Disclosures: Rauch reports multiple relevant financial disclosures. Please see the study for her and the other authors’ relevant financial disclosures.
July 08, 2021
2 min read

Longer time since trauma linked to larger symptom reductions in PTSD

Disclosures: Rauch reports multiple relevant financial disclosures. Please see the study for her and the other authors’ relevant financial disclosures.
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Longer time since trauma was associated with larger symptom reductions among patients with PTSD, according to study results published in Journal of Clinical Psychiatry.

“Both epidemiologic and treatment literature suggest the likelihood of recovery or treatment response in PTSD may depend in part on the elapsed time since trauma,” Sheila A. M. Rauch, PhD, of the department of psychiatry and behavioral sciences at Emory University School of Medicine in Georgia, and colleagues wrote. “[A recent study] highlighted how chronic PTSD has a neurobiology that should be differentiated from that of acute disorder. The National Comorbidity Survey indicated any mental health treatment was associated with an increased rate of recovery in the first 6 years compared to no treatment, but thereafter more than a third of persons failed to remit regardless of any reported treatment.”

Army veteran at clinic
Source: Adobe Stock

Although multiple psychotherapy trials found longer time since trauma was linked to needing more sessions for response, a meta-analysis of prolonged exposure therapy trials did not show an association between time since trauma and outcomes. In the current study, Rauch and colleagues analyzed predictors of PTSD treatment response in a clinical trial that compared prolonged exposure plus placebo, prolonged exposure plus sertraline and sertraline plus enhanced medication management with predictors that included time since trauma, self-report of pain, alcohol use, baseline symptoms and demographics. They included 196 veterans with combat-related PTSD according to DSM-IV-TR criteria that last 3 months or longer, with recruitment between 2012 and 2016 from four sites that participated in the 24-week PROlonGed ExpoSure and Sertraline clinical trial.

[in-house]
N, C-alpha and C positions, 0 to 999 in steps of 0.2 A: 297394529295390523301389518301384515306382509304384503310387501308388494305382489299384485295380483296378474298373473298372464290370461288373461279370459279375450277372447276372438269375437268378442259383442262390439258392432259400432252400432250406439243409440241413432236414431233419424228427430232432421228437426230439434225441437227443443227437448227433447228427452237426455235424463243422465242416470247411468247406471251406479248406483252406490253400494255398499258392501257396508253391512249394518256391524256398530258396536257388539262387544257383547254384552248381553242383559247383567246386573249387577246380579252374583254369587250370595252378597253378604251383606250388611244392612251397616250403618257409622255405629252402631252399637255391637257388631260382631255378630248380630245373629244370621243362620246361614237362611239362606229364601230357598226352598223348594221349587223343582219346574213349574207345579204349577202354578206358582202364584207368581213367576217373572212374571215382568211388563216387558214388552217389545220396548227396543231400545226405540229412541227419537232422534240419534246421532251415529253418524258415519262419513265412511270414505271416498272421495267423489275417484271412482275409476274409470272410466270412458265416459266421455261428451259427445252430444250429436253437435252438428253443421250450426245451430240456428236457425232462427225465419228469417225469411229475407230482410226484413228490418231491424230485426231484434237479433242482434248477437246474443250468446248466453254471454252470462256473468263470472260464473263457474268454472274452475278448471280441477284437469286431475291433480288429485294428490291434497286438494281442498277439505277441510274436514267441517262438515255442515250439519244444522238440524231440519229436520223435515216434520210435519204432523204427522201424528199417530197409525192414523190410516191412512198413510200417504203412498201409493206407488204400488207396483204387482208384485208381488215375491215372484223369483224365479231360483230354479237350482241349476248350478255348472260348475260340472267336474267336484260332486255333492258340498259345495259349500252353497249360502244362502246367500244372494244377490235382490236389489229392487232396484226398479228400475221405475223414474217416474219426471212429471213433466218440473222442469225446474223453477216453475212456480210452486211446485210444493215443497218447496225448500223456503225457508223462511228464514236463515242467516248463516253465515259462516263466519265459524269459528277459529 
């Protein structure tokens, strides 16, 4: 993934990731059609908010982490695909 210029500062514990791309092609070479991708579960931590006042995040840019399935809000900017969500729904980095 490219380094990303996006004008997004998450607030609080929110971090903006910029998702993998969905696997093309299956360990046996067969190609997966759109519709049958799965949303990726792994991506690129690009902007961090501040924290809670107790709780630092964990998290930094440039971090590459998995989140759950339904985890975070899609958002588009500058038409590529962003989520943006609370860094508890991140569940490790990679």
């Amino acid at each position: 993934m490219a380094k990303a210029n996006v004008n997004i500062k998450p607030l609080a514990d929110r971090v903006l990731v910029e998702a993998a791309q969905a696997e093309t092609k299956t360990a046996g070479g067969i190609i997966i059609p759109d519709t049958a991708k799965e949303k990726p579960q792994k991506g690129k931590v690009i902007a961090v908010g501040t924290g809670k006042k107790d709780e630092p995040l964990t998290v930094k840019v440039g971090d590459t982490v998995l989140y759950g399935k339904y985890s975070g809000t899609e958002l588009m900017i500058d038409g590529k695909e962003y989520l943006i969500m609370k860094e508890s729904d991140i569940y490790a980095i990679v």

Results across treatment conditions showed longer time since trauma predicted greater week 24 PTSD symptoms improvement (P = .01) after baseline adjustment, higher baseline pain severity predicted smaller symptom improvements (P = .003) and greater improvement among Hispanic patients than among non-Hispanic patients (P = .03). No other baseline characteristics, including alcohol consumption, significantly predicted week 24 improvement. The researchers noted a significant association only in those randomly assigned to the prolonged exposure plus sertraline condition (P = .03) according to a comparison of time since trauma by treatment condition. Further, they observed similar results in longitudinal analyses.

“The current study required recruitment of patients willing to engage in [prolonged exposure] and/or sertraline who were not already taking medication,” Rauch and colleagues wrote. “Replication in a clinical care sample to ensure the findings translate to standard care is warranted. In addition, replication in a larger sample to examine the multifactorial effects of these predictors is needed.”